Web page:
Still In 1970 (LP Edition)

Here are the top ten albums listed in the Billboard 200 on October 10, 1970, fifty years ago tomorrow:

Cosmo’s Factory by CCR (December 1998)
Mad Dogs & Englishmen by Joe Cocker (August 1975)
A Question Of Balance by the Moody Blues (February 1989)
Woodstock film soundtrack (August 1988)
Third Album by the Jackson 5
Tommy by the Who (September 1988)
Chicago (May 1970)
Abraxas by Santana (April 1989)
After The Gold Rush by Neil Young (January 1985)
Sweet Baby James by James Taylor (August 1989)

(In his Top 10 Billboard Album Charts (1963-1998), Joel Whitburn lists the Chicago album as Chicago II. The title on the spine of my 1970 LP is simply Chicago, which is how I present it here. The use of Roman numerals by the band began with Chicago III.)

The months in parentheses above tell me when those albums came to my shelves. The only one of those albums that never showed up in my home is the one by the Jackson 5. (It seems as if I write that sentence, or others very similar, frequently, as I never bought an album by the Jackson 5, although I had numerous tracks by the group on various anthologies.)

Anyway, that’s a pleasant ten hours or so of listening. If I were asked to sort out a favorite from among those ten, I’d have a hard time choosing between the albums by Chicago, Joe Cocker and the Moody Blues. I think all of A Question Of Balance (along with the single version of the title track) is in the iPod and thus part of my day-to-day listening; all of the first LP of the Chicago album is also there, so call it a tie.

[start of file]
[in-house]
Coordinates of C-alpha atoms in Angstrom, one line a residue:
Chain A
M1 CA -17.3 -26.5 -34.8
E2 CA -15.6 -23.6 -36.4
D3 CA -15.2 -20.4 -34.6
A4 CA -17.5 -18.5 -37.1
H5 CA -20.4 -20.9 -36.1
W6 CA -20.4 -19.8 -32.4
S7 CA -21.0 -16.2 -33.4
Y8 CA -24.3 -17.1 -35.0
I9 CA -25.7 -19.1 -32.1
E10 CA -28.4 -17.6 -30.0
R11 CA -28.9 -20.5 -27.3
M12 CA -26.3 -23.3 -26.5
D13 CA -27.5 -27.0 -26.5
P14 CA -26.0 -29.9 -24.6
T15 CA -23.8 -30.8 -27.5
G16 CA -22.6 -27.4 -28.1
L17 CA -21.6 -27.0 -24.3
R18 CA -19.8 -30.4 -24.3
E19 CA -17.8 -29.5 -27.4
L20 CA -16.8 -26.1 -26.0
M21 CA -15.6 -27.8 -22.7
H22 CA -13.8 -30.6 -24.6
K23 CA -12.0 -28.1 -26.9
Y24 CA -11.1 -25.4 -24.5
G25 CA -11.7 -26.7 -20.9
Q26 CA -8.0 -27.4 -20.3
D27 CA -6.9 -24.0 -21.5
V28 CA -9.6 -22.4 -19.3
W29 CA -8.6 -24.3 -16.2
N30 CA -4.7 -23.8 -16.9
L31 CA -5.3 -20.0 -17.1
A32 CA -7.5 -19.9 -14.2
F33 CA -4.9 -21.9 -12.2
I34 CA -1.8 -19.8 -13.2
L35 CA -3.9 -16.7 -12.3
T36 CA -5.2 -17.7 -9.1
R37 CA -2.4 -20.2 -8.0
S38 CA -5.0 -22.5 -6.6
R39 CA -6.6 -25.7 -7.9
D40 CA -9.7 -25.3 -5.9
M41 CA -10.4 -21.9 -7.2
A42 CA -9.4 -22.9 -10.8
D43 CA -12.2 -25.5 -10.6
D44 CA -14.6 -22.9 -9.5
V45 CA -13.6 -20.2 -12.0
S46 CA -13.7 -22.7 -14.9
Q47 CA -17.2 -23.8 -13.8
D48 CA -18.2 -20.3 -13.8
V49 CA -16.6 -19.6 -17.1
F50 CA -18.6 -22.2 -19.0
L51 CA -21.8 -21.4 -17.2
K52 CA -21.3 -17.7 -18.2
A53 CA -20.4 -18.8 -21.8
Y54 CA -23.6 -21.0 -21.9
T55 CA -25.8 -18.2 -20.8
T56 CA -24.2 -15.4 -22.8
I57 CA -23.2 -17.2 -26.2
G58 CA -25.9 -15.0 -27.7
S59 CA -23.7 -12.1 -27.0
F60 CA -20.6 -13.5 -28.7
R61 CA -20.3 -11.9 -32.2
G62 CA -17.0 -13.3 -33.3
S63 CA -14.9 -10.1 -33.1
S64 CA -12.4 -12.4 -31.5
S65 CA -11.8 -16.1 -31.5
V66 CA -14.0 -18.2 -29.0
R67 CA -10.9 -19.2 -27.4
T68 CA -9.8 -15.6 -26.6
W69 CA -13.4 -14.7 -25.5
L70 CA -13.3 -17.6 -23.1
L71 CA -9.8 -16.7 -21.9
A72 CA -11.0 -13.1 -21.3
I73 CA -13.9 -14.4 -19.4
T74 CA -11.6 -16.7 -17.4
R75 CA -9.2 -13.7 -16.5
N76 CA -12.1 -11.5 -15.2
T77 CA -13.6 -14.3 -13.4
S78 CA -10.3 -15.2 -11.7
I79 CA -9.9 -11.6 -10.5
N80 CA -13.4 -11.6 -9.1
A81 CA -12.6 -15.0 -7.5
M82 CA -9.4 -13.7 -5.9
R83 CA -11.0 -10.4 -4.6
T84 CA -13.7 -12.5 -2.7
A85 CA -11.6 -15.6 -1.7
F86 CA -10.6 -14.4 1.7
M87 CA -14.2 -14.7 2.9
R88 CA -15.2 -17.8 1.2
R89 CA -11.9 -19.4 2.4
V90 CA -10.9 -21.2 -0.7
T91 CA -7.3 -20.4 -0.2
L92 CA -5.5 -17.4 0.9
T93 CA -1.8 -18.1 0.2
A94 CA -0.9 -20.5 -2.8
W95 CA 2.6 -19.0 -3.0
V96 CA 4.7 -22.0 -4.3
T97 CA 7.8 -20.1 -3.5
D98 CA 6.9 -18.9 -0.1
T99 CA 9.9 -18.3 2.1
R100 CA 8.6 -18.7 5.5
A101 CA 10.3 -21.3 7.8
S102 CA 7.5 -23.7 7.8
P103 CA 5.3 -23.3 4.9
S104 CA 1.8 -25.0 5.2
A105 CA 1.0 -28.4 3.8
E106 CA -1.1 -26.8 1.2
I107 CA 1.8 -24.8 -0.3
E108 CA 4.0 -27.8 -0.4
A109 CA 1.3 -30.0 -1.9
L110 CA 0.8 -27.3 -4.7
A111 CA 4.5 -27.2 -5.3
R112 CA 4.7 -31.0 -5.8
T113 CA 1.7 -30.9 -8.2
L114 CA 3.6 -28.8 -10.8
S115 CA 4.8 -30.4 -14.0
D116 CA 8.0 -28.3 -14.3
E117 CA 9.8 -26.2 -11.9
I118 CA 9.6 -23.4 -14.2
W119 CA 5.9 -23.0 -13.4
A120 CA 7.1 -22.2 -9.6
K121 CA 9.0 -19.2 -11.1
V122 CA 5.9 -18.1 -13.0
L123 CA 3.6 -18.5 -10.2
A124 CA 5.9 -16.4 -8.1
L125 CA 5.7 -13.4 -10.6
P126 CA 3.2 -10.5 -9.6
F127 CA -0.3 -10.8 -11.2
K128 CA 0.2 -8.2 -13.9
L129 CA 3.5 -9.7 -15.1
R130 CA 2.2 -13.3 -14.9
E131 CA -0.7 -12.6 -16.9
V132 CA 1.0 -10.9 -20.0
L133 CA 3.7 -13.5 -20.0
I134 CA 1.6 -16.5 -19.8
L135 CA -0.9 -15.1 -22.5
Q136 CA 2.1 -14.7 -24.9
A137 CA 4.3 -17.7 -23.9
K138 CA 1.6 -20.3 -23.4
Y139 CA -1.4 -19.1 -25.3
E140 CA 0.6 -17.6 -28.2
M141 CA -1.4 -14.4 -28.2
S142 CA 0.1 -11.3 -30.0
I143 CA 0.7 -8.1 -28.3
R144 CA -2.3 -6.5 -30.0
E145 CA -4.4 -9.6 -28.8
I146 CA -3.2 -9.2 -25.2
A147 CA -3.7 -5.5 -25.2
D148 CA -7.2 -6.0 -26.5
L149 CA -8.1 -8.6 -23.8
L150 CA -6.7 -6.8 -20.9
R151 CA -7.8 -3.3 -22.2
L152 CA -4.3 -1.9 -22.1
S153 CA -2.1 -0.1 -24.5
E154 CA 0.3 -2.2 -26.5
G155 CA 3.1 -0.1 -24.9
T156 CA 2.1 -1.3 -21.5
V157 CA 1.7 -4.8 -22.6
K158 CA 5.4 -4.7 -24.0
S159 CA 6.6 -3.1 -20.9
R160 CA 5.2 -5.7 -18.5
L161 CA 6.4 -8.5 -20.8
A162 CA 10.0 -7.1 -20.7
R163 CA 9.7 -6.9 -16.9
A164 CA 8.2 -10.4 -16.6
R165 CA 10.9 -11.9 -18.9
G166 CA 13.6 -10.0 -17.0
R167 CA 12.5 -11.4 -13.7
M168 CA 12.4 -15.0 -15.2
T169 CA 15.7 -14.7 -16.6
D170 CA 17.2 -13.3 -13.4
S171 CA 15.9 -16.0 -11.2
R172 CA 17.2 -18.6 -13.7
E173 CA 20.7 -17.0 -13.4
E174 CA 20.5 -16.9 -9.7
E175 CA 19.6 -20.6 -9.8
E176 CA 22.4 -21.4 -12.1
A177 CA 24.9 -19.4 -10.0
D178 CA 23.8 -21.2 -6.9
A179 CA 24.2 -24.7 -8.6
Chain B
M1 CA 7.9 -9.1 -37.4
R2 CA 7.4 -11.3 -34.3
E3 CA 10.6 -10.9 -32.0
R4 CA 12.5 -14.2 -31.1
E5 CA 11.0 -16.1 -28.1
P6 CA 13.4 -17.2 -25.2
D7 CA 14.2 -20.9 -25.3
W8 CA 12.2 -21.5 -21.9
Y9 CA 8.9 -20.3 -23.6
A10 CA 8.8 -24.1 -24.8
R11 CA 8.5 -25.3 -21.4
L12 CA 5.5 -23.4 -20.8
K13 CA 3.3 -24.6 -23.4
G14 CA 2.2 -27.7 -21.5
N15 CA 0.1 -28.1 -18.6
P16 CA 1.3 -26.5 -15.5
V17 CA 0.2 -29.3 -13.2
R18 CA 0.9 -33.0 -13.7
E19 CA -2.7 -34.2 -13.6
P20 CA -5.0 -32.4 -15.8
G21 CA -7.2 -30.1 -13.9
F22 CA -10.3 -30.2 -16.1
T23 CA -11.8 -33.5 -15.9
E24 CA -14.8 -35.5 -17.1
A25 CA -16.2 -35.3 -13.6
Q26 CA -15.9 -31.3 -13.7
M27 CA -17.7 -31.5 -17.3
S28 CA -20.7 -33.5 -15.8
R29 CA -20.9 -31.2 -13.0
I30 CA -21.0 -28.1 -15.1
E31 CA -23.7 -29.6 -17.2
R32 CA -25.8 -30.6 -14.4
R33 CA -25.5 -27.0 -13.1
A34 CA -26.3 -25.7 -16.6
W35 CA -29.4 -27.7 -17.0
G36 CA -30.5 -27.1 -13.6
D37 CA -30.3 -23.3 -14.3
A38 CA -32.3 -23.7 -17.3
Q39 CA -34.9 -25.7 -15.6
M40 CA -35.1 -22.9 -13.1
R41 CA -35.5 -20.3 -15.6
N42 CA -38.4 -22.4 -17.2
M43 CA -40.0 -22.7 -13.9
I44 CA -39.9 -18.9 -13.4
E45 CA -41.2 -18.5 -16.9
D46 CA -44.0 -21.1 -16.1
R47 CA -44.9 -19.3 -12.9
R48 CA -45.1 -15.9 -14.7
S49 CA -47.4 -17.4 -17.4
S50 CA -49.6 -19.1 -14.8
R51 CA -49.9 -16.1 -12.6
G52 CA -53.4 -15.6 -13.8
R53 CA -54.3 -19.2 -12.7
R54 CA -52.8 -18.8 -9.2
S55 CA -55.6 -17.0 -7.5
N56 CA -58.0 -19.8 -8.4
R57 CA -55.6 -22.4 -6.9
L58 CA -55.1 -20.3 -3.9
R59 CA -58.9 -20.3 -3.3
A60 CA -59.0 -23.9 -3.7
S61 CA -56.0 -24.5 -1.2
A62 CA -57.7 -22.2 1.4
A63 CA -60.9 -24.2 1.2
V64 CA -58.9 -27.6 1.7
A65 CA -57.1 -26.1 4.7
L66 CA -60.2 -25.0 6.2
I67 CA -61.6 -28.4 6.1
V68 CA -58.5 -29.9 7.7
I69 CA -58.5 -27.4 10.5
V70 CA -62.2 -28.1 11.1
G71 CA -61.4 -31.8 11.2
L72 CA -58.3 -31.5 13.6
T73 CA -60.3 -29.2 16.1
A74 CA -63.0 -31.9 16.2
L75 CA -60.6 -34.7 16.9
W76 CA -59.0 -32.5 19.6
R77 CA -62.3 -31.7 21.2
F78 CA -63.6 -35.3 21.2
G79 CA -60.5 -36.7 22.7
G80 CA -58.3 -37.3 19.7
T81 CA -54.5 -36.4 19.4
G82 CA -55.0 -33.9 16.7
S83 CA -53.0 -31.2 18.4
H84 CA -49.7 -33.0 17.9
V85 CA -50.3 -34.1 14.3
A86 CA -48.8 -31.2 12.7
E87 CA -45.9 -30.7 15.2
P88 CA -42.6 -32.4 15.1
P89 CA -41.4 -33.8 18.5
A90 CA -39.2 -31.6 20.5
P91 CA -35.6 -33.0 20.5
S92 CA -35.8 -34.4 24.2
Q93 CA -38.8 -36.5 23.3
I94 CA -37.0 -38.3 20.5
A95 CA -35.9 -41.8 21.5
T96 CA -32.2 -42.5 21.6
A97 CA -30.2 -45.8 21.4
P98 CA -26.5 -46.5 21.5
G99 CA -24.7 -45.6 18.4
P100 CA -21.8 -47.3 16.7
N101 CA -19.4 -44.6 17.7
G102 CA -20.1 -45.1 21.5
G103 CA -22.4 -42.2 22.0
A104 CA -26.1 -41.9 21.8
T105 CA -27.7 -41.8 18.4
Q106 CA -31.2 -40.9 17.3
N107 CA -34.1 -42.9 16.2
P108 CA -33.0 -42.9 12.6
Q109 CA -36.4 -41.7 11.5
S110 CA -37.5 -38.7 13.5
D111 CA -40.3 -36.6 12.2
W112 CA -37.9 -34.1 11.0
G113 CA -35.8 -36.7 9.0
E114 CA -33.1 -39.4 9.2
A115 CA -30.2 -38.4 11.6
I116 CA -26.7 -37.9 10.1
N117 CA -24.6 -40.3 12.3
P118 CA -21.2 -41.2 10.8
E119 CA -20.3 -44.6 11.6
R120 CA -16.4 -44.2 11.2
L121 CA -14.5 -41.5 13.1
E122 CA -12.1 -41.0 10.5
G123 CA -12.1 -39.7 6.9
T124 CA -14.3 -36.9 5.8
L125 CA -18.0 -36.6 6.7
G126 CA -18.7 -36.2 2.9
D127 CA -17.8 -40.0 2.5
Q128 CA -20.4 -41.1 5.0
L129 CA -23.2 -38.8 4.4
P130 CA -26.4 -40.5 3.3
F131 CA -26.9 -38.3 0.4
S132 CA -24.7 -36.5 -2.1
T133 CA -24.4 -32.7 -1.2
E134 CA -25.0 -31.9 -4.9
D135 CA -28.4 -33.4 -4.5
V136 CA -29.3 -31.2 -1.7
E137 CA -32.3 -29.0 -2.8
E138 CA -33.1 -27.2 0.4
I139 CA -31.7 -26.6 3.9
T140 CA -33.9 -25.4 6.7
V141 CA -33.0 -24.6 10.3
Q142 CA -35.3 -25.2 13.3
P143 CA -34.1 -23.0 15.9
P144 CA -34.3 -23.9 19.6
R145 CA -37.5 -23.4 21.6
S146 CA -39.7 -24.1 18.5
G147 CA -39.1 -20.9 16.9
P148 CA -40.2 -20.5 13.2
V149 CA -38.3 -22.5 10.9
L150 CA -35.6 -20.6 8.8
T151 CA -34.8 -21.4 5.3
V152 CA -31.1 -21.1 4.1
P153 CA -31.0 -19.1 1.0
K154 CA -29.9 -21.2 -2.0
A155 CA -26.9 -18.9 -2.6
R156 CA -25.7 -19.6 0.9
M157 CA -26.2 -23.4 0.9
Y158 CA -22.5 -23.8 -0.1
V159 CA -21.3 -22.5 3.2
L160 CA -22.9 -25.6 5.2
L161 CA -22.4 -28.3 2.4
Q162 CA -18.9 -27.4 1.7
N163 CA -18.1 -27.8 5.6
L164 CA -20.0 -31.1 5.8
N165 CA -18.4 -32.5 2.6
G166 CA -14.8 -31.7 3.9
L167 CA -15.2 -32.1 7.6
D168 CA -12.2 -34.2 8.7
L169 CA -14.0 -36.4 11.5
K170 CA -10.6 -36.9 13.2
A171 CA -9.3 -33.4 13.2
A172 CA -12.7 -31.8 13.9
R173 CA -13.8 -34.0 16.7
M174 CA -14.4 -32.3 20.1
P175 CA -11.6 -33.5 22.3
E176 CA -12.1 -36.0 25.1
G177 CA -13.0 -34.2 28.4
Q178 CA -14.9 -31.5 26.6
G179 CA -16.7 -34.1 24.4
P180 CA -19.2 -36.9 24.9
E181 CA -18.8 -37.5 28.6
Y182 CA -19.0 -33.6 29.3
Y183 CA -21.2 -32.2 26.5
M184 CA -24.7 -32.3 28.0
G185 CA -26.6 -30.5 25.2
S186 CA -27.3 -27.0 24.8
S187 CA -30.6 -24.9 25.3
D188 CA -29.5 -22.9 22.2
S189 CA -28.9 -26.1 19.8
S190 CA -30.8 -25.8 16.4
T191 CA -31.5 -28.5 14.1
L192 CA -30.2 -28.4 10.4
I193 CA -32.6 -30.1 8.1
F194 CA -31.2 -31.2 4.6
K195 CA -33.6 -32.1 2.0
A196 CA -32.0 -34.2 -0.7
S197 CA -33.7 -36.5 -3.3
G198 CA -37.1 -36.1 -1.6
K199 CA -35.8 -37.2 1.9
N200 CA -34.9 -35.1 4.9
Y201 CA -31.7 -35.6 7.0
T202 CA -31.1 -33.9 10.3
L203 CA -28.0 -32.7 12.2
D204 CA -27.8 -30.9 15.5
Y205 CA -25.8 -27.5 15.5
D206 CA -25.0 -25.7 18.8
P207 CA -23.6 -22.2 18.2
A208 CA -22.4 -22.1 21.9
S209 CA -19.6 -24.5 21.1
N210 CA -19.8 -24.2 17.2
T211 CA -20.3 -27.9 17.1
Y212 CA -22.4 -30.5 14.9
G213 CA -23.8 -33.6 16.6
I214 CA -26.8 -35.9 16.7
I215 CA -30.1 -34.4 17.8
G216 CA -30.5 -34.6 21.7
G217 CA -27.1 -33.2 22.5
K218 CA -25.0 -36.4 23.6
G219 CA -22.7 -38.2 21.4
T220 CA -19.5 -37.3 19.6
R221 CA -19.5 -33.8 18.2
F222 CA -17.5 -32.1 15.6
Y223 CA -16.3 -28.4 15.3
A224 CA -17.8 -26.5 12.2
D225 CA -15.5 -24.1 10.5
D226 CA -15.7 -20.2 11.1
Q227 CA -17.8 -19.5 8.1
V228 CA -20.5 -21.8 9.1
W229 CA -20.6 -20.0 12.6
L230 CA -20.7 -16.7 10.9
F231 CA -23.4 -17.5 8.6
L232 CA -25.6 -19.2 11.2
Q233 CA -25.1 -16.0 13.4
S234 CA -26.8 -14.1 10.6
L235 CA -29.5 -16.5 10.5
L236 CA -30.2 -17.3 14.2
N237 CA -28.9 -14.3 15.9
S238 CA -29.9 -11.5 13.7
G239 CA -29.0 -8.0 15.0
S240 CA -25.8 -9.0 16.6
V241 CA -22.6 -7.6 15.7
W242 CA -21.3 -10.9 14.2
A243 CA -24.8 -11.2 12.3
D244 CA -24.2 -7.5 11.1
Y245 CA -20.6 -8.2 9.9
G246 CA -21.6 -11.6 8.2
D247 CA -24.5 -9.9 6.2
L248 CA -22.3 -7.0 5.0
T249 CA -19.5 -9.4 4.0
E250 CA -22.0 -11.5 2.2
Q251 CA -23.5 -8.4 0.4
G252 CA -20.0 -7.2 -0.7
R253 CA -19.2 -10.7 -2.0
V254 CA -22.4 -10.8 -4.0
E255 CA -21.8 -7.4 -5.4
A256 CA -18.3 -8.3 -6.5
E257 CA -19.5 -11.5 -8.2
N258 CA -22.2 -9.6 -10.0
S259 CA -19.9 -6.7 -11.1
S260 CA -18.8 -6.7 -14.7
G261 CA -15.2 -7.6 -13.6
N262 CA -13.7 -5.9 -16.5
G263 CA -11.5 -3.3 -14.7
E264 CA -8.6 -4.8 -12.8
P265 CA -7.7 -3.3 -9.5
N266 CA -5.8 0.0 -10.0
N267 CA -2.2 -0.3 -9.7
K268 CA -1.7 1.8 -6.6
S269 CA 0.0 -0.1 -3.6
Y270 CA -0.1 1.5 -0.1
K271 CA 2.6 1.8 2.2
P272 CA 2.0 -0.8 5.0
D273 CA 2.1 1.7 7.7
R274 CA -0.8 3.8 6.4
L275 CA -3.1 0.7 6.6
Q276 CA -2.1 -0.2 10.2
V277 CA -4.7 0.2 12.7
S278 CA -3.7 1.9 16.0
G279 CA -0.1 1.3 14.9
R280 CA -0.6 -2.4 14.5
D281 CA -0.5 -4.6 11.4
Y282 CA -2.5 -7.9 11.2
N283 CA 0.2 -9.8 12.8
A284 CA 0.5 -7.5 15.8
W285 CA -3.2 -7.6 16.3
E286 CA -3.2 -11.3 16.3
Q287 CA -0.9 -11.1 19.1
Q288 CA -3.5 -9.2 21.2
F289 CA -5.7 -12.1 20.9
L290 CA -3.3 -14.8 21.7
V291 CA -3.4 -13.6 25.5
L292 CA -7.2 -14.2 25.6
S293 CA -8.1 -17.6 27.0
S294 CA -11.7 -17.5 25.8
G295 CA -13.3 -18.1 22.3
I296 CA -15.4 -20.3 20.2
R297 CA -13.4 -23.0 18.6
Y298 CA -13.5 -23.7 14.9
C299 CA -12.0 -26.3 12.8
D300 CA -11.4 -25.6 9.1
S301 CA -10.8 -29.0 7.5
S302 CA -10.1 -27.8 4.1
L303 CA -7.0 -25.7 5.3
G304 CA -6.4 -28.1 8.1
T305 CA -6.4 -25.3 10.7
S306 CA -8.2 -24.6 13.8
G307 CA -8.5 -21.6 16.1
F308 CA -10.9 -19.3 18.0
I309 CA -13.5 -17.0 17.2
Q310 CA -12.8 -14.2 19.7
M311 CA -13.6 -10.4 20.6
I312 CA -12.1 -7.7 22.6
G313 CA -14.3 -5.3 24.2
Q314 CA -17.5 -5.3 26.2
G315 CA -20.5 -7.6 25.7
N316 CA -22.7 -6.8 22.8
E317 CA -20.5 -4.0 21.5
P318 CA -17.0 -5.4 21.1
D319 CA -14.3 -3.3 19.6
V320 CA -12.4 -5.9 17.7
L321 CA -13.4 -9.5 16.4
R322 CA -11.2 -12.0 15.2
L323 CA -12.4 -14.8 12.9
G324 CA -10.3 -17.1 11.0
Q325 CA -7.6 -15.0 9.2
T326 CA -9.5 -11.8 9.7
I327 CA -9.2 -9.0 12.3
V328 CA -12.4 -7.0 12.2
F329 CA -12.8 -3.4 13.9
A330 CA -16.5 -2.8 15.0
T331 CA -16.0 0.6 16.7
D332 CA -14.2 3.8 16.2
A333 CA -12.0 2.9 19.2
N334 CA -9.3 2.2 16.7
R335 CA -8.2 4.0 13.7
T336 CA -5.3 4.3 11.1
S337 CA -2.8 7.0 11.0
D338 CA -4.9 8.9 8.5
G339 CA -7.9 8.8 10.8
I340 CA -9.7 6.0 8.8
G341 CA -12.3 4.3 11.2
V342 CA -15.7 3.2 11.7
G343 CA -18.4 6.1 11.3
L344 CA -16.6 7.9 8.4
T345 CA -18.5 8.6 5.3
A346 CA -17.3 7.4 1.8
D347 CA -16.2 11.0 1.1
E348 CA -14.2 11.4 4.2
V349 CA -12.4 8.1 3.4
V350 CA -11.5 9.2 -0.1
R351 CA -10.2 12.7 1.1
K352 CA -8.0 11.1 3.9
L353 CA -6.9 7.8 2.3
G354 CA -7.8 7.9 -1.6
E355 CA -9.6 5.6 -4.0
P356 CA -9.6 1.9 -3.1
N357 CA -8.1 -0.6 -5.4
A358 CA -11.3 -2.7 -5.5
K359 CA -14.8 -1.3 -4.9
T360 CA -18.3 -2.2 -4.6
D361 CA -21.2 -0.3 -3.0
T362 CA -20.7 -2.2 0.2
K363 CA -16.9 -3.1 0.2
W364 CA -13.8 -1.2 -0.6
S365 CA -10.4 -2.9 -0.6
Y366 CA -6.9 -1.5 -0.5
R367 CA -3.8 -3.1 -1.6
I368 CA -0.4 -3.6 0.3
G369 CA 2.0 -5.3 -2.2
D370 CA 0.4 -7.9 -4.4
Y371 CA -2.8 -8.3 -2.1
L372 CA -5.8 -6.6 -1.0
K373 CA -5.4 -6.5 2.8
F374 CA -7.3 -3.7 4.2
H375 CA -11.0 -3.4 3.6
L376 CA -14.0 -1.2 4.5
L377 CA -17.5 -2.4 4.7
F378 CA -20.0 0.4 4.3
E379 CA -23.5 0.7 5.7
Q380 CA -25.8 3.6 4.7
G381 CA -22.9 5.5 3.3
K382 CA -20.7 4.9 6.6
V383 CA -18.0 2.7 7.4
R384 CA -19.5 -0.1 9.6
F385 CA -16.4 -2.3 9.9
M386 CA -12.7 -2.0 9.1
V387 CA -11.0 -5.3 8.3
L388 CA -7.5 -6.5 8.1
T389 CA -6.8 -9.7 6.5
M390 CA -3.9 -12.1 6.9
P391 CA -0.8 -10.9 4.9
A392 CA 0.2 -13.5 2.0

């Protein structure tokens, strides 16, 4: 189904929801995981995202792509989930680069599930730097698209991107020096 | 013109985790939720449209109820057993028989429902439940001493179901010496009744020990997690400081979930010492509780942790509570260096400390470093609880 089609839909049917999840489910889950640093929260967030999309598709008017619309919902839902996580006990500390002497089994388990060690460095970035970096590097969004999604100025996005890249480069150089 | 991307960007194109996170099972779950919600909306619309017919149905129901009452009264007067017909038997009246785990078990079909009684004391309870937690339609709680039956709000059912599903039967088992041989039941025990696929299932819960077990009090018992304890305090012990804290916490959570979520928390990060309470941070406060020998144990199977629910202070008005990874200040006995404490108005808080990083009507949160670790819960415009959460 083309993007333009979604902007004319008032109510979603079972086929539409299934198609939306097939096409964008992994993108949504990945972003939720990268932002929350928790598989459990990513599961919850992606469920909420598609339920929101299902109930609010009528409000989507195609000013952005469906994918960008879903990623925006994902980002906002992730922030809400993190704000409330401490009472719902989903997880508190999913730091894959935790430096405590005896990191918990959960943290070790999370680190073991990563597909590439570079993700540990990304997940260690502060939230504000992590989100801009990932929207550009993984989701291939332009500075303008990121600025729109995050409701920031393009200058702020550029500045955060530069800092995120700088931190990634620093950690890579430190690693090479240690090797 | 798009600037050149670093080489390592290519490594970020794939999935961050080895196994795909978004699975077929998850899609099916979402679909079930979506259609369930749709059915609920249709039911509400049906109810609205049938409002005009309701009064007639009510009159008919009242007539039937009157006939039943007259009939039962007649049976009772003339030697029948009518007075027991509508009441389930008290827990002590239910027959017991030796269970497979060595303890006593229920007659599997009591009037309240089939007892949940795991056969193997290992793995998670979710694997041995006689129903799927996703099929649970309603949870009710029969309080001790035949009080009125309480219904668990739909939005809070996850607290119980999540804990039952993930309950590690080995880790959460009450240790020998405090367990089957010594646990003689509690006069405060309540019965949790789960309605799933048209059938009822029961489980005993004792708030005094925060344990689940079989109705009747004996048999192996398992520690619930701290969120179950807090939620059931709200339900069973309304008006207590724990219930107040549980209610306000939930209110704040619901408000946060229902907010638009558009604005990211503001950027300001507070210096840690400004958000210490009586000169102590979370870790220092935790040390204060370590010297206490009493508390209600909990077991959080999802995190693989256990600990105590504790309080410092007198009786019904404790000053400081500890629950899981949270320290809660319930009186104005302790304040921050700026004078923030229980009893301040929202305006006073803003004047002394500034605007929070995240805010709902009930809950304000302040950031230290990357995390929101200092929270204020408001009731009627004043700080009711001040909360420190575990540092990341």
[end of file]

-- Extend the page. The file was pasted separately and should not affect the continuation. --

As to Mad Dogs, three tracks show up in the device: “The Letter,” “Cry Me A River,” and “Give Peace A Chance.” I’ve got the album on CD, but it’s one that rarely gets popped into a player, unlike a couple other Joe Cocker efforts. I think that somewhere along the line the pace of the album became overwhelming and not very much fun anymore, kind of like a eighty-minute adrenaline rush that leaves you exhausted instead of fulfilled.

That’s possibly even the case when the single tracks pop up on random, but then, something else comes along, something by Bread or maybe even Steely Dan that isn’t nearly so manic. So, just for fun, I’m going to cue up “Cry Me A River” in iTunes and see what comes next.

And – in a demonstration that my iPod might be the most eclectic listening device in Minnesota, if not the Upper Midwest or even a larger area – we get a track from a 1964 album I wrote about in a post almost ten years ago. When my sister bought the album in the mid-1960s, it was titled Traditional Jewish Memories. When I found it as a CD in 2010, it had been retitled as Hava Nagila & Other Jewish Memories (and now, seemingly, has been retitled again as Traditional Jewish Melodies). Here, performed by the Benedict Silberman Orchestra & Chorus, is “The Welcoming Melody.”

Tags:

One Response to “Still In 1970 (LP Edition)”

  1. bing stills says:

    I think this particular album by Chicago would rightly be titled “Chicago II”. Their first album was self-titled “Chicago Transit Authority” and they later their name to “Chicago”, which would make the “Chicago” album “Chicago II”.

Leave a Reply